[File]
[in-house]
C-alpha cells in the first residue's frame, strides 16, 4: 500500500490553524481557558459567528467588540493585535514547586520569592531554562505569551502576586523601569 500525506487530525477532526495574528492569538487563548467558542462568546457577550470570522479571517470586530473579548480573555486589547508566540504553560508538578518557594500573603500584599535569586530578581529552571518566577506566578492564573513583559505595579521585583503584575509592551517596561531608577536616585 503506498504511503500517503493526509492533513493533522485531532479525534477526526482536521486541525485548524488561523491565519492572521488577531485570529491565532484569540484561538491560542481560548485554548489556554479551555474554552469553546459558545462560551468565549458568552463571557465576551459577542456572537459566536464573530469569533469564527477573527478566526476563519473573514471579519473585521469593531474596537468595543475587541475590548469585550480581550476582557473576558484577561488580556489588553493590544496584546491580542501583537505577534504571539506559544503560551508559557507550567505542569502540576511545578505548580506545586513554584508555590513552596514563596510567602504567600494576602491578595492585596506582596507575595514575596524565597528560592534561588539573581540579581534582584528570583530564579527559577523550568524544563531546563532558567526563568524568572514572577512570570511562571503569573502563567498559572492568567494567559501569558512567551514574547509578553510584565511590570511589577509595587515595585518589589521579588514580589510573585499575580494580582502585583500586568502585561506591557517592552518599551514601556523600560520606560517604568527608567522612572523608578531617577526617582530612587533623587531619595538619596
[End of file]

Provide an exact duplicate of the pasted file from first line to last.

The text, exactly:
[in-house]
C-alpha cells in the first residue's frame, strides 16, 4: 500500500490553524481557558459567528467588540493585535514547586520569592531554562505569551502576586523601569 500525506487530525477532526495574528492569538487563548467558542462568546457577550470570522479571517470586530473579548480573555486589547508566540504553560508538578518557594500573603500584599535569586530578581529552571518566577506566578492564573513583559505595579521585583503584575509592551517596561531608577536616585 503506498504511503500517503493526509492533513493533522485531532479525534477526526482536521486541525485548524488561523491565519492572521488577531485570529491565532484569540484561538491560542481560548485554548489556554479551555474554552469553546459558545462560551468565549458568552463571557465576551459577542456572537459566536464573530469569533469564527477573527478566526476563519473573514471579519473585521469593531474596537468595543475587541475590548469585550480581550476582557473576558484577561488580556489588553493590544496584546491580542501583537505577534504571539506559544503560551508559557507550567505542569502540576511545578505548580506545586513554584508555590513552596514563596510567602504567600494576602491578595492585596506582596507575595514575596524565597528560592534561588539573581540579581534582584528570583530564579527559577523550568524544563531546563532558567526563568524568572514572577512570570511562571503569573502563567498559572492568567494567559501569558512567551514574547509578553510584565511590570511589577509595587515595585518589589521579588514580589510573585499575580494580582502585583500586568502585561506591557517592552518599551514601556523600560520606560517604568527608567522612572523608578531617577526617582530612587533623587531619595538619596